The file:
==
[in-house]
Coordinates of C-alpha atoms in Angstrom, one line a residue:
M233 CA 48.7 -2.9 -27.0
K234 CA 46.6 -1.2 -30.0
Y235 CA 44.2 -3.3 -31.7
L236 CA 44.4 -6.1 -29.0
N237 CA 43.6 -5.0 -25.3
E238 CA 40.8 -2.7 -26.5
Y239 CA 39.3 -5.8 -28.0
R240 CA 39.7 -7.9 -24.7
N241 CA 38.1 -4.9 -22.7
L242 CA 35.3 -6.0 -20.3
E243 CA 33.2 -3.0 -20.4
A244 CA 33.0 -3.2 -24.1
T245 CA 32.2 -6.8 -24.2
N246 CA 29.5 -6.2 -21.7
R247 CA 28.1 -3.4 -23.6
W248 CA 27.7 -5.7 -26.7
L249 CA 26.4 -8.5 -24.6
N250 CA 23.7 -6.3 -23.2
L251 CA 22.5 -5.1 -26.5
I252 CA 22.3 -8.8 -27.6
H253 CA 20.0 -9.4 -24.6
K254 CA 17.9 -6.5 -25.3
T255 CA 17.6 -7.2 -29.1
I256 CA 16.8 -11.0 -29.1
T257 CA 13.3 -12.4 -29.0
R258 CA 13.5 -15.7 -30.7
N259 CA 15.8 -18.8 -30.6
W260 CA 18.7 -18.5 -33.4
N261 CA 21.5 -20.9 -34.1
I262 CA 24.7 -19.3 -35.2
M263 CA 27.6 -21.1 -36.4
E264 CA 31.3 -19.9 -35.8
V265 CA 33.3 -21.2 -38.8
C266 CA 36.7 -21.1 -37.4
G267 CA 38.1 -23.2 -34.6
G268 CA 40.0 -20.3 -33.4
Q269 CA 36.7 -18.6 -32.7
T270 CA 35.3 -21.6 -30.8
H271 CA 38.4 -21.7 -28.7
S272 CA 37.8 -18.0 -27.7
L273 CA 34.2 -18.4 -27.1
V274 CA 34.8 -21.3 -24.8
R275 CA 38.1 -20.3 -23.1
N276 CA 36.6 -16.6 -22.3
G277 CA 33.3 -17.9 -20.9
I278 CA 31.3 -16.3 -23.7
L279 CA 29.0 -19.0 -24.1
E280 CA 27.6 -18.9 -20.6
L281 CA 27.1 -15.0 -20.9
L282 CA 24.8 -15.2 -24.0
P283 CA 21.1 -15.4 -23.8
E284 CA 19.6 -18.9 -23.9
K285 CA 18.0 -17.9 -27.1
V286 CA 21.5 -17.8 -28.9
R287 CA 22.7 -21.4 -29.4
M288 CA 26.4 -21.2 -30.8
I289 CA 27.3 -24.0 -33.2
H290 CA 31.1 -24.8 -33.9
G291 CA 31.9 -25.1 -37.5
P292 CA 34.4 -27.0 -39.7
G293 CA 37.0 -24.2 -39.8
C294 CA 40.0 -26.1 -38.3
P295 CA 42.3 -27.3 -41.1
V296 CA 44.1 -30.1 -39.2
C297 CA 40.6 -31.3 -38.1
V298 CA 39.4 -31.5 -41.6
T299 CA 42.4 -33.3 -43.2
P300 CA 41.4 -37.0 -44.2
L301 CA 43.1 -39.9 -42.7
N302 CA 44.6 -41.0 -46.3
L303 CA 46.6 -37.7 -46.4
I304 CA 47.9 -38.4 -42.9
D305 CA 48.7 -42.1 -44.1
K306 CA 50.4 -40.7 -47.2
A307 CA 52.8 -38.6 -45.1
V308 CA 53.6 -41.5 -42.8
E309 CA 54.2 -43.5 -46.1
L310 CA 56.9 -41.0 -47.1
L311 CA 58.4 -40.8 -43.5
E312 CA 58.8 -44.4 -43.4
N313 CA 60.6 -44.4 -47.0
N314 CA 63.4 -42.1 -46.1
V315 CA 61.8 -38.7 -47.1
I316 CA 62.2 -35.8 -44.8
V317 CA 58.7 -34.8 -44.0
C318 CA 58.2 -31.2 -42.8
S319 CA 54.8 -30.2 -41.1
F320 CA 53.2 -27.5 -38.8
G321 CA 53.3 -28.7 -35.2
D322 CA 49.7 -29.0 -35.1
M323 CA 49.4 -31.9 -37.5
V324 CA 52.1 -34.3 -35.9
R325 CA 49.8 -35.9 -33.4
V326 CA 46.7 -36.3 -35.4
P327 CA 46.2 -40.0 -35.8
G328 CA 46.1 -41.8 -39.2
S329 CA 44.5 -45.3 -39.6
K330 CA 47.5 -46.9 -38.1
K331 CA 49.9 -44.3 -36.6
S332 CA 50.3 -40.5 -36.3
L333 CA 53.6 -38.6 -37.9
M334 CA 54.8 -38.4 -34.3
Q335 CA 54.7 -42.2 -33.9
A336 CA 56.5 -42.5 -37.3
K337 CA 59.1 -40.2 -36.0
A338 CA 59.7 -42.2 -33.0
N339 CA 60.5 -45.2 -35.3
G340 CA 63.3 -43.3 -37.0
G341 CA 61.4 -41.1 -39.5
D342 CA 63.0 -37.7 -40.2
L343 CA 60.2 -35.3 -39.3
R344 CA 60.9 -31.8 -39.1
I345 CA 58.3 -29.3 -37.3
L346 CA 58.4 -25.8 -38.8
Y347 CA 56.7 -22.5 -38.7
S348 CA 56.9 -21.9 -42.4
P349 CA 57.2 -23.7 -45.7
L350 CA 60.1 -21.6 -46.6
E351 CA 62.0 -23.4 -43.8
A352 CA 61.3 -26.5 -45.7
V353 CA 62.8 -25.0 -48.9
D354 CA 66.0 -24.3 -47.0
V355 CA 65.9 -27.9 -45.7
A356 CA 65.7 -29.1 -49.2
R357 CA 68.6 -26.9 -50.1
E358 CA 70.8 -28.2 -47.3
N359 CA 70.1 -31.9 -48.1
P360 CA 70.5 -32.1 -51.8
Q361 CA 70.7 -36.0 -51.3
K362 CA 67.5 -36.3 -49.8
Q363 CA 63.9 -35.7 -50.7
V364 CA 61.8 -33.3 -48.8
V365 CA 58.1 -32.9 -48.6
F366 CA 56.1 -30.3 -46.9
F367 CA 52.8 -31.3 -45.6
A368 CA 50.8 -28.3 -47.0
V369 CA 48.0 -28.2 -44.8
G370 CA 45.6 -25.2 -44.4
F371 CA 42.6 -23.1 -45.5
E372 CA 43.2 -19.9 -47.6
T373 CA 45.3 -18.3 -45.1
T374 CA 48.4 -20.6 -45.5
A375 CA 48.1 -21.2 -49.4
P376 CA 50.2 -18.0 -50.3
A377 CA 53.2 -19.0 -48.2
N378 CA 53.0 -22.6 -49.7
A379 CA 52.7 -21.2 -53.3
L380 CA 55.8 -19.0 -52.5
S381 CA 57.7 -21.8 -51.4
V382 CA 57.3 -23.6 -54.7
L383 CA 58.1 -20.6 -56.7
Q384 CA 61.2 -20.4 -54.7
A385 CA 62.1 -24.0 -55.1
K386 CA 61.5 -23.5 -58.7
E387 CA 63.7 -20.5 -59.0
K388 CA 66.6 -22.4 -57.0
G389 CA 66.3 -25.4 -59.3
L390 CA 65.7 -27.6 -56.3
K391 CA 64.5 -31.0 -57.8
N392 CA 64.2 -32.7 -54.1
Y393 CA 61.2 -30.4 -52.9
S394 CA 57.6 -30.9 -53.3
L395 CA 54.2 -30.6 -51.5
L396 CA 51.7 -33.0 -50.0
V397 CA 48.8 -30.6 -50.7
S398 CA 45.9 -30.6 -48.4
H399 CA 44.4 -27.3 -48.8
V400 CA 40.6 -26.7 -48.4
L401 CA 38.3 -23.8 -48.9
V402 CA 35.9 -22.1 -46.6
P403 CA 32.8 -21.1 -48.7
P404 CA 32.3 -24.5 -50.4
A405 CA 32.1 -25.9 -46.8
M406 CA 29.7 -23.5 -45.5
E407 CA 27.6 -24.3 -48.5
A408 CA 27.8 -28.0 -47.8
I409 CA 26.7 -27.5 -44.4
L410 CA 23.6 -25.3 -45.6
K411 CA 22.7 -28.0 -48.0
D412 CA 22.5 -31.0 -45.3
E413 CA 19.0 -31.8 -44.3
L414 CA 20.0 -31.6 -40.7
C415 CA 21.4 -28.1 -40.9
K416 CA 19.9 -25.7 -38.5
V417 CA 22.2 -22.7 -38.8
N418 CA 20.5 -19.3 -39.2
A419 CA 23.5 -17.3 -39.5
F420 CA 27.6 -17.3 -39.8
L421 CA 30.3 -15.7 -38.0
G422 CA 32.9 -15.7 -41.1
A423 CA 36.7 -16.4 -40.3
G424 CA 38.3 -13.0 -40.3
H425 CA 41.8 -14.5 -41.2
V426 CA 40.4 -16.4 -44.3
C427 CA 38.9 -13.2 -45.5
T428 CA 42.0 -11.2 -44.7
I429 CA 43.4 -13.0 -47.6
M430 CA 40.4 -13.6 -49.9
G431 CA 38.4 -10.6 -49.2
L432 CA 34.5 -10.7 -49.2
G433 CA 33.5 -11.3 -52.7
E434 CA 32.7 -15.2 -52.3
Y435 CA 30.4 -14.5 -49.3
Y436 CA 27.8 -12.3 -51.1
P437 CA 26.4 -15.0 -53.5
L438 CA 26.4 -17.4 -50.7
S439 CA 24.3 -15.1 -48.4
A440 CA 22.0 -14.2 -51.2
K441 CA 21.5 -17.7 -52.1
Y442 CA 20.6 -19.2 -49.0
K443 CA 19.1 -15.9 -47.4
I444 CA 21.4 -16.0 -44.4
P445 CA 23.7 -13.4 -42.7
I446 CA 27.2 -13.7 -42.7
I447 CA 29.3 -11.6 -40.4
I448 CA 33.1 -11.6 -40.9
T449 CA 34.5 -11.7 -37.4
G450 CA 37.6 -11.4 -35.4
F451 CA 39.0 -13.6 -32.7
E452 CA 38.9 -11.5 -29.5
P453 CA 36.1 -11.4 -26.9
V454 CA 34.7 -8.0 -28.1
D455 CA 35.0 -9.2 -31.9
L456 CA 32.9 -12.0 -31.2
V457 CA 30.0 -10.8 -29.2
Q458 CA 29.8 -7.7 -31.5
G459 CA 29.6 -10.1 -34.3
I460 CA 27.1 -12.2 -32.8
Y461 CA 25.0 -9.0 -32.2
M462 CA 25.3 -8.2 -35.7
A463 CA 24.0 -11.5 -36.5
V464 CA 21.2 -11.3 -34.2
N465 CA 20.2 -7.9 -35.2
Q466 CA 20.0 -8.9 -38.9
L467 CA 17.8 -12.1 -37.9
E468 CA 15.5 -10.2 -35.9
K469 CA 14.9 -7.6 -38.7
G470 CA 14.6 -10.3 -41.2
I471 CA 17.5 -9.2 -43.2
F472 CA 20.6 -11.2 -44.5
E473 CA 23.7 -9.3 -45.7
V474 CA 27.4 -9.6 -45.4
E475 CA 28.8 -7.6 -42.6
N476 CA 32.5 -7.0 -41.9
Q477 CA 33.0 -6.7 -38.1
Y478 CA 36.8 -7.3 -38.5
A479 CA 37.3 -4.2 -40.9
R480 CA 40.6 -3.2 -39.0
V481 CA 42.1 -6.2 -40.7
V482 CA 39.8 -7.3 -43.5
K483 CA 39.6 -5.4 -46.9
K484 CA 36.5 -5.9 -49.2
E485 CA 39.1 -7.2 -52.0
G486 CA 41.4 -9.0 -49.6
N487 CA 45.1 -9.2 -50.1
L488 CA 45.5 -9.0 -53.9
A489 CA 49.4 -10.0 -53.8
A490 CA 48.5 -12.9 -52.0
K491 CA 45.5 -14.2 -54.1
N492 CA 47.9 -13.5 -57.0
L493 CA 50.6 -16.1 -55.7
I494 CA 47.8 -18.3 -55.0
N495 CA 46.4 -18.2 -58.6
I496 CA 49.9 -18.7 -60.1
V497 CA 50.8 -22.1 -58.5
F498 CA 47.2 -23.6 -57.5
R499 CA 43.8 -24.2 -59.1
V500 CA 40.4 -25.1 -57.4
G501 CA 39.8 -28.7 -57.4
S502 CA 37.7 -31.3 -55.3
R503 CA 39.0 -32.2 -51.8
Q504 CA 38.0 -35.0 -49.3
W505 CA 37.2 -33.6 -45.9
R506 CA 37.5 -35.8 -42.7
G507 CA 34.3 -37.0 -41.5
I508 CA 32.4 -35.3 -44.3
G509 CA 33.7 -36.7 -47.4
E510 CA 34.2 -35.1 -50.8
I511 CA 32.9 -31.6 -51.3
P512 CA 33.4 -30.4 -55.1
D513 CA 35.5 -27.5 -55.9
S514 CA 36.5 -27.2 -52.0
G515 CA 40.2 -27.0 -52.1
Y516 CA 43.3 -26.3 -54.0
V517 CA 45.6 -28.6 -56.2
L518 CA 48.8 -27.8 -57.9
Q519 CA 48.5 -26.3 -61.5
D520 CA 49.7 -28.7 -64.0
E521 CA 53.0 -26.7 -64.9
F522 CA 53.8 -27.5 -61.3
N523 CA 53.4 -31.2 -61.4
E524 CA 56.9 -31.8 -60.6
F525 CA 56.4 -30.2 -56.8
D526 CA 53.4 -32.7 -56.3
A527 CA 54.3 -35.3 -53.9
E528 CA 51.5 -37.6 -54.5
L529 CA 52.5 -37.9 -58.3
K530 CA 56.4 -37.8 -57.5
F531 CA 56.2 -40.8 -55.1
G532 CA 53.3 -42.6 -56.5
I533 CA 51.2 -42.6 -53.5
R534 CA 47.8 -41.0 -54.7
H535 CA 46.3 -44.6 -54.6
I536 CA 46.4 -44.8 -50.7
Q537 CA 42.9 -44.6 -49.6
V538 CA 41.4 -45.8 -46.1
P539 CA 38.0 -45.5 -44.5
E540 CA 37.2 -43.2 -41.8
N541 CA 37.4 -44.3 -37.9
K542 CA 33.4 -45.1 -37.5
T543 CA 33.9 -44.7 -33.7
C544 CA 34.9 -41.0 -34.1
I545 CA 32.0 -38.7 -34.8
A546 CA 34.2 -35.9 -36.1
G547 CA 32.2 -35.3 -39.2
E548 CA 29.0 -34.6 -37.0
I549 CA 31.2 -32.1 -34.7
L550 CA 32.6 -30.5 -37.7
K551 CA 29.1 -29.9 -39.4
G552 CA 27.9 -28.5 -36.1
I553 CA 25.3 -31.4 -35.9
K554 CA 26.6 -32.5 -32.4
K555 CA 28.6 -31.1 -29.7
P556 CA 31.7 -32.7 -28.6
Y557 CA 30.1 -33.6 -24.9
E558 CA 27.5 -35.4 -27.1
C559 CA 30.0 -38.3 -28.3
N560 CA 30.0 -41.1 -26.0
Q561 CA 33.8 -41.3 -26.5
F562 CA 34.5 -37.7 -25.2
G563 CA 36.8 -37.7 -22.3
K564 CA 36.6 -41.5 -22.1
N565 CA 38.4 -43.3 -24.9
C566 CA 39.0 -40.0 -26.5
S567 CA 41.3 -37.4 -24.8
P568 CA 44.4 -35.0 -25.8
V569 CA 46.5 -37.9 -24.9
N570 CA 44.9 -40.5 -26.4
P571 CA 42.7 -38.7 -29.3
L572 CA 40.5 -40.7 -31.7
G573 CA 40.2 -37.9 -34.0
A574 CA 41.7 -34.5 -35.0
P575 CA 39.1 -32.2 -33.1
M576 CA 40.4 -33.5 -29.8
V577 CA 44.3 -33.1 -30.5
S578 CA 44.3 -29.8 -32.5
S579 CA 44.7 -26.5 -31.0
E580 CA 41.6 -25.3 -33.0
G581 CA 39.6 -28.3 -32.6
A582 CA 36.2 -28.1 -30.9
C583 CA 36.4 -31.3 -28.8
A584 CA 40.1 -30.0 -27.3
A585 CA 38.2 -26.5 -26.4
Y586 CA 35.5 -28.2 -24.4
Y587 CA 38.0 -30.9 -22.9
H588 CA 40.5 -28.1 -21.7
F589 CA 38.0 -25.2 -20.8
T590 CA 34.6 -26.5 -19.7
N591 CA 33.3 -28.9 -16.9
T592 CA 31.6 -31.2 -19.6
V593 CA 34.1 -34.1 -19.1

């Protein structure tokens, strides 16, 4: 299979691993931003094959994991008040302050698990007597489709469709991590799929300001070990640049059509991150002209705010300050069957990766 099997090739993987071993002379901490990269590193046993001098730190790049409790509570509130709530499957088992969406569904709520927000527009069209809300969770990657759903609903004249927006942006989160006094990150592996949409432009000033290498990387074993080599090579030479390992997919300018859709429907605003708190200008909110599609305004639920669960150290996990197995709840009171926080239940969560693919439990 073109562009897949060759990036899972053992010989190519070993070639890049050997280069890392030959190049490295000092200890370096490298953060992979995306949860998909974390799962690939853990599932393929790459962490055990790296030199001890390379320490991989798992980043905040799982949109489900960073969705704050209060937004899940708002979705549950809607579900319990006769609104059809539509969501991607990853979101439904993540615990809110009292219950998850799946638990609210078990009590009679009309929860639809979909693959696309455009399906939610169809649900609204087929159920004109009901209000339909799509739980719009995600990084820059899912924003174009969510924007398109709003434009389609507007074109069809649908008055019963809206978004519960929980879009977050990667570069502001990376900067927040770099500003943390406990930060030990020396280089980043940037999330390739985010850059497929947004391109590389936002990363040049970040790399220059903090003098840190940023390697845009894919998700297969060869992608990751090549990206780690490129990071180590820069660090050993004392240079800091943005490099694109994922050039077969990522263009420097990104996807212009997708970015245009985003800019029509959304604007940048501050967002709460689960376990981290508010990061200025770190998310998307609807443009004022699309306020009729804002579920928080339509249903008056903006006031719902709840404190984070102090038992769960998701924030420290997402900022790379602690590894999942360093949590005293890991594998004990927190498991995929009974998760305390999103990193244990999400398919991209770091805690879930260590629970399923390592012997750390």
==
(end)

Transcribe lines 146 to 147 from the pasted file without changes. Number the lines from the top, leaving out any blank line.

P376 CA 50.2 -18.0 -50.3
A377 CA 53.2 -19.0 -48.2